Helping people with computers... one answer at a time.
One of the extremely common questions I get is how to hack into someone else's instant messaging history, or how to recover an IM chat that may, or may not, have been archived.
Those answers vary based on the instant messaging client that you are using. But there's something else recently discovered that's much more disturbing.
AOL has the right to read, and even publish publicly, your private IM conversations.
As reported recently by Aunty-Spam, the AOL terms of service for AOL Instant Messenger includes this very clear, and very scary phrase: "You waive any right to privacy." It goes on to discuss how AOL may use your instant messages in any way it sees fit, at any time.
Again, I say, Yikes!
Now, I doubt seriously whether AOL is interested in the gushing's of a 13 year old IMing her best friend of the week wondering her boyfriend's really 'all that' or not. But, as I've commented on before, people are using free services for business-critical purposes. Are you using AIM to discuss sensitive, private material? What would happen to you, or your business, if AOL decided that your conversation was a good example to publish on the web for all to see?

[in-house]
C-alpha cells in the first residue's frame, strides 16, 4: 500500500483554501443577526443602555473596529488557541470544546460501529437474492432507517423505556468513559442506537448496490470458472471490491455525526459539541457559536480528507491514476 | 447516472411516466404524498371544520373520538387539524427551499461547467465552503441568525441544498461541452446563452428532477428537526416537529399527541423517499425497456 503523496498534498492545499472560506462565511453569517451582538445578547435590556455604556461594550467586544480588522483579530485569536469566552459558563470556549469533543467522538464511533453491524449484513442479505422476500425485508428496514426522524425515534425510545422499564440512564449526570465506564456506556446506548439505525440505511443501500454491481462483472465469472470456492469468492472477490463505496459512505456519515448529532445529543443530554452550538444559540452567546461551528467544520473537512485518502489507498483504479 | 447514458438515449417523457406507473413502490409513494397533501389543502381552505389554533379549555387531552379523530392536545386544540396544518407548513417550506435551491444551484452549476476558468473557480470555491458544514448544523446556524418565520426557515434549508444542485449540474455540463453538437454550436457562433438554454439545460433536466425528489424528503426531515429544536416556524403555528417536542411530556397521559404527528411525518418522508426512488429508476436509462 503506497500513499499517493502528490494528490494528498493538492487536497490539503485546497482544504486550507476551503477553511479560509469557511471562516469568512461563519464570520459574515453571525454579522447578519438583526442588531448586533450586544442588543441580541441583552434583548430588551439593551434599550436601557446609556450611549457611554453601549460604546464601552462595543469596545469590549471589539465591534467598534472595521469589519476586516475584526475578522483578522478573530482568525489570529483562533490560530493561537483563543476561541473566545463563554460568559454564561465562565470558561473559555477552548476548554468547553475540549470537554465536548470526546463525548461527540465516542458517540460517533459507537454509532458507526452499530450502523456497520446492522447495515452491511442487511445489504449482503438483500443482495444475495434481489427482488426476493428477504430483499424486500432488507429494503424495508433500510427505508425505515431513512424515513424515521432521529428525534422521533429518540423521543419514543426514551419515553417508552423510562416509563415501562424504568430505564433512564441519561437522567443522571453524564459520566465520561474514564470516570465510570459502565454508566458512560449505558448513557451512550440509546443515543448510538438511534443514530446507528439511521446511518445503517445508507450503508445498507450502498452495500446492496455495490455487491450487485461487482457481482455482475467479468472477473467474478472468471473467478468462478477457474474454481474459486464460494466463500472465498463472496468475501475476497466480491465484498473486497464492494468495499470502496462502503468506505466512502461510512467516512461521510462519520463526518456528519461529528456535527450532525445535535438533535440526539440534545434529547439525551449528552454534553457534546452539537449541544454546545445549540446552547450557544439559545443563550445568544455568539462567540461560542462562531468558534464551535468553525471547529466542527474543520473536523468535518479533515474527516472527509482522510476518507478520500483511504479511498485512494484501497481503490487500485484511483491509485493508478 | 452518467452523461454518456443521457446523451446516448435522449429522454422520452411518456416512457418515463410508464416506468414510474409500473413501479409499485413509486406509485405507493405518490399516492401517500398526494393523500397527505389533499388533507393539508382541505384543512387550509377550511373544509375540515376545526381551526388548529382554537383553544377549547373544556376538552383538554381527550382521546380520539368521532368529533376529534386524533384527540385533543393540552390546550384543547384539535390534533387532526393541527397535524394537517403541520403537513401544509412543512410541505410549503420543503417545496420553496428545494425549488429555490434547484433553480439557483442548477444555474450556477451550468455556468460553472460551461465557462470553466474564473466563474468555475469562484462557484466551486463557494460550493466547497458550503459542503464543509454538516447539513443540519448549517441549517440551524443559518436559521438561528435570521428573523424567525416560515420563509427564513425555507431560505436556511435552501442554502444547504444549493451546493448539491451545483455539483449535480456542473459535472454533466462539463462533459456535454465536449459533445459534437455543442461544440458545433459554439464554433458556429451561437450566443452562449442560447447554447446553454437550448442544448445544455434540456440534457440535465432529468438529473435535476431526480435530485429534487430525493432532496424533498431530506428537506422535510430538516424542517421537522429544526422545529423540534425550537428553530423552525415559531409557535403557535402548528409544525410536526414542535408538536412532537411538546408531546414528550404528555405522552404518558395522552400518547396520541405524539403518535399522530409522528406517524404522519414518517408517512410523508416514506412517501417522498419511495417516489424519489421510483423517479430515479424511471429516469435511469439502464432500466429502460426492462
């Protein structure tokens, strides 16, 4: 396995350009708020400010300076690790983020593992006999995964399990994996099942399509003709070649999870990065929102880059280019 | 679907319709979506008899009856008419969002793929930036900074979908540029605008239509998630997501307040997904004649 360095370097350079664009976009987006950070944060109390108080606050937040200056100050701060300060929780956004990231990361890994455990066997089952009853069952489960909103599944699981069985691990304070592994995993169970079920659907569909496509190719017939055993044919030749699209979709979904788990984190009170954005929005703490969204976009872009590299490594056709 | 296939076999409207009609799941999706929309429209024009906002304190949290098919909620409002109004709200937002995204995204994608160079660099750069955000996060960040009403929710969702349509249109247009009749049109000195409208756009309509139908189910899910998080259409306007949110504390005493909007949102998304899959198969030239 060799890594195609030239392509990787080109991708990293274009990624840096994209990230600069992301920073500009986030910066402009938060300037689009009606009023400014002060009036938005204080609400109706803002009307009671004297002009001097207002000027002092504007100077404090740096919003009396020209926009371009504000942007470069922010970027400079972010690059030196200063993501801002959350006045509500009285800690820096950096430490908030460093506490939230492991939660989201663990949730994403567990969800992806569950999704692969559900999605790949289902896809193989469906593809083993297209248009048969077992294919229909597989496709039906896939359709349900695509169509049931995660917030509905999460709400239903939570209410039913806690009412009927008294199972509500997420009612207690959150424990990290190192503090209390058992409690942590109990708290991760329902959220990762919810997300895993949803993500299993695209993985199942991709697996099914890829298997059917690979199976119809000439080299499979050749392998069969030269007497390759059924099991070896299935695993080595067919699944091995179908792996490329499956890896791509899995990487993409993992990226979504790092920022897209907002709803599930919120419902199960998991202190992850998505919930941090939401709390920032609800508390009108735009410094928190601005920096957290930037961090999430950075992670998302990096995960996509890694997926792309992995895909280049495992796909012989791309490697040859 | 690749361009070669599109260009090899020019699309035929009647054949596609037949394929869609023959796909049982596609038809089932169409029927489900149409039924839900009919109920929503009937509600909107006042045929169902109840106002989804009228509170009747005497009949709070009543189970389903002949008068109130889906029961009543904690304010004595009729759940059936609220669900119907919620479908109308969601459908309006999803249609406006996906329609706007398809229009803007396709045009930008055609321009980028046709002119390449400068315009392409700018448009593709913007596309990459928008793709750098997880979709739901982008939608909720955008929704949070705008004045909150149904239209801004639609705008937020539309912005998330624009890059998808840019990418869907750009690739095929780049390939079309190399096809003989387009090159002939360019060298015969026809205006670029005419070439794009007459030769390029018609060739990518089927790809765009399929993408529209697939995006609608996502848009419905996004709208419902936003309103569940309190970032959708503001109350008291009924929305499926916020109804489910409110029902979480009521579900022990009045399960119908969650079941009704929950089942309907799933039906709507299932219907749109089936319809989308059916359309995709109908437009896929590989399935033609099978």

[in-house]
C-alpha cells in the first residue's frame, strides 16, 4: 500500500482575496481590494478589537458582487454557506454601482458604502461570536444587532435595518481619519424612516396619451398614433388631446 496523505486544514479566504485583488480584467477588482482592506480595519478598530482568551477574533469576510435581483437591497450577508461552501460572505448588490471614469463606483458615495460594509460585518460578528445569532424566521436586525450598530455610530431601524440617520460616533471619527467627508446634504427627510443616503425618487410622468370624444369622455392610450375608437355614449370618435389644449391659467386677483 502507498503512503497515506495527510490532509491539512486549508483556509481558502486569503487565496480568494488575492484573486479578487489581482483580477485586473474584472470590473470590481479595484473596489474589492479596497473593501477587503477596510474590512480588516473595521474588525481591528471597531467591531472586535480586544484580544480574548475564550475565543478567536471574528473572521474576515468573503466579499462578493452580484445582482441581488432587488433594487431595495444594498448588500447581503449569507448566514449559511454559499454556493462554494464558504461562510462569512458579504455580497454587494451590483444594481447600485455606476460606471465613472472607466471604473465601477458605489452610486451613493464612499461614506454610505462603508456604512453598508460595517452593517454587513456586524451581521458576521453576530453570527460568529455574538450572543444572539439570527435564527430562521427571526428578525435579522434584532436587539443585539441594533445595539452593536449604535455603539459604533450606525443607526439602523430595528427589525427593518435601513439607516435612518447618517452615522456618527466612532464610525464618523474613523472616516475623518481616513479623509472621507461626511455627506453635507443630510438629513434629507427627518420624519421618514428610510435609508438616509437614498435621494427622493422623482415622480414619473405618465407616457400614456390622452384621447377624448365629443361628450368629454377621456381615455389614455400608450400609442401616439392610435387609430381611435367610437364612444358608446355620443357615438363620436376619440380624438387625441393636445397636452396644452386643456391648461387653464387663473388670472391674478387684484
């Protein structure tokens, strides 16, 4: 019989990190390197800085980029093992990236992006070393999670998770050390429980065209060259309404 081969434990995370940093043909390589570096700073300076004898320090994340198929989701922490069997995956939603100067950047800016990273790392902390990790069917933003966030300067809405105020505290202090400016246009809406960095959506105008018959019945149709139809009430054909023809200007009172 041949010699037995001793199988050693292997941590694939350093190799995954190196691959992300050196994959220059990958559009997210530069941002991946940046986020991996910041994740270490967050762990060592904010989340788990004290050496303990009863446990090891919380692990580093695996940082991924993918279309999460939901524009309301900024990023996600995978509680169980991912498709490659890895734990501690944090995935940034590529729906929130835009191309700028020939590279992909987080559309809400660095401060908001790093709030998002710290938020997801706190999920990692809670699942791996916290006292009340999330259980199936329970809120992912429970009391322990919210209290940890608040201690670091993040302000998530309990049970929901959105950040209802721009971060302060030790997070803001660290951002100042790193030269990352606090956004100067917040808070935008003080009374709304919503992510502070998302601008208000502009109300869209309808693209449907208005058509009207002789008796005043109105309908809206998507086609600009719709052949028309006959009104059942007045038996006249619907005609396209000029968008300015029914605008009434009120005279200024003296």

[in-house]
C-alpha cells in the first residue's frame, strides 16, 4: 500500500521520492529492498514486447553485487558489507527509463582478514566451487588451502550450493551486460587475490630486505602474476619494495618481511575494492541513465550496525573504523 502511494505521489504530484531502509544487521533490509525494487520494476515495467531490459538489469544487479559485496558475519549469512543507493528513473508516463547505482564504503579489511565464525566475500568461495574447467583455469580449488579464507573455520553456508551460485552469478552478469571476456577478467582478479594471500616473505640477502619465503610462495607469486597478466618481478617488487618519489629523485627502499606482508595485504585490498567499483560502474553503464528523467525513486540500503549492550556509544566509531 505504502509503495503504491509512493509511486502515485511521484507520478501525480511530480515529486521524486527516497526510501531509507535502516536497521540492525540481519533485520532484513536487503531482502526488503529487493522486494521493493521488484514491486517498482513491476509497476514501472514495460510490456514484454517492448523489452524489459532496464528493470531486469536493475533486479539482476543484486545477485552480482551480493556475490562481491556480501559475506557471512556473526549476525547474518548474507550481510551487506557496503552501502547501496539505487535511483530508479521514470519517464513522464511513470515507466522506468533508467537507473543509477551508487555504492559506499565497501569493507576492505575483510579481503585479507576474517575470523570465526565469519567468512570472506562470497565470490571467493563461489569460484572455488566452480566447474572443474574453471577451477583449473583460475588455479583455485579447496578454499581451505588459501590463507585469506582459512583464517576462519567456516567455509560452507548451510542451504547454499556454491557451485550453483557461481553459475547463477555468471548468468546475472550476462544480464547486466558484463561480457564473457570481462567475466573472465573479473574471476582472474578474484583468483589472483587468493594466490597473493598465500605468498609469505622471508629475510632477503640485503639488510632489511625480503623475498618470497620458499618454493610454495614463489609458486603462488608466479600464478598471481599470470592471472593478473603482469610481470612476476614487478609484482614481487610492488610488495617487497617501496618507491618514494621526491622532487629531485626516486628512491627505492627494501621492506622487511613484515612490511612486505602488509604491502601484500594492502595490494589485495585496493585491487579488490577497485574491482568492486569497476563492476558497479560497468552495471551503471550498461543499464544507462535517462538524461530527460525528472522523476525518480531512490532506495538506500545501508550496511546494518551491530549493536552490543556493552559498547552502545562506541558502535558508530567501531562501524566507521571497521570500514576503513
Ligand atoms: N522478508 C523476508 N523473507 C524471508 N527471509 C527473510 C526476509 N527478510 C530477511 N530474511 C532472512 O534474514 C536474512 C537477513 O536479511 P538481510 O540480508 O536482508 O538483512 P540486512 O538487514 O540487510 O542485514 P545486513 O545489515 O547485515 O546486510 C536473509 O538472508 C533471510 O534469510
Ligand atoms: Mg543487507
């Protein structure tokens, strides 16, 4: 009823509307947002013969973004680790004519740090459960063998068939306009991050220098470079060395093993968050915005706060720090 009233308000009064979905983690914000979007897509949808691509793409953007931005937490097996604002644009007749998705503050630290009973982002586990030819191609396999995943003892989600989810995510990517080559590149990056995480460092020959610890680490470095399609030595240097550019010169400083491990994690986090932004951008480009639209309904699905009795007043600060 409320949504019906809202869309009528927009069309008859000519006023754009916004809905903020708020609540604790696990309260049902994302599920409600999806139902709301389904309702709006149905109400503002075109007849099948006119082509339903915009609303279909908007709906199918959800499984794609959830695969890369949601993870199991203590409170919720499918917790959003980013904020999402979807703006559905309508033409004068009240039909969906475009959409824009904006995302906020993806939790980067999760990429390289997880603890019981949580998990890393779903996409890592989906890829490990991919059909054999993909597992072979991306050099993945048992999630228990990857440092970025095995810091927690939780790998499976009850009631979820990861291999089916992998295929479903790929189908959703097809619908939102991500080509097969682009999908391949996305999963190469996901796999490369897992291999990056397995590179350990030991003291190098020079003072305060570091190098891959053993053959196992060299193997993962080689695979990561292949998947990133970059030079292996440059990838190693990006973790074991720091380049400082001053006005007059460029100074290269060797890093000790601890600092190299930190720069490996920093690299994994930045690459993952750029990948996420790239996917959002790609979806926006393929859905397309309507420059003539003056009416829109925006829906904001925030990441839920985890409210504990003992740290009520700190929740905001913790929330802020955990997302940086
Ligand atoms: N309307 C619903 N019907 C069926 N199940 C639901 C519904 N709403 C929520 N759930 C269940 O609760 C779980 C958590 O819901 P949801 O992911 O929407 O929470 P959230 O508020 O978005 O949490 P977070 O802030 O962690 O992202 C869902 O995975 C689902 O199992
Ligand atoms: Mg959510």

All together now: Yikes!
So don't. Personally, I'd run away from AOL Instant Messenger (and ICQ, which is owned by AOL and has the same terms of service) for anything that you wouldn't want the world to see. In a business setting? Using an encrypted, business class IM solution. But run away from the free solutions. As with free email, you're just asking for problems.
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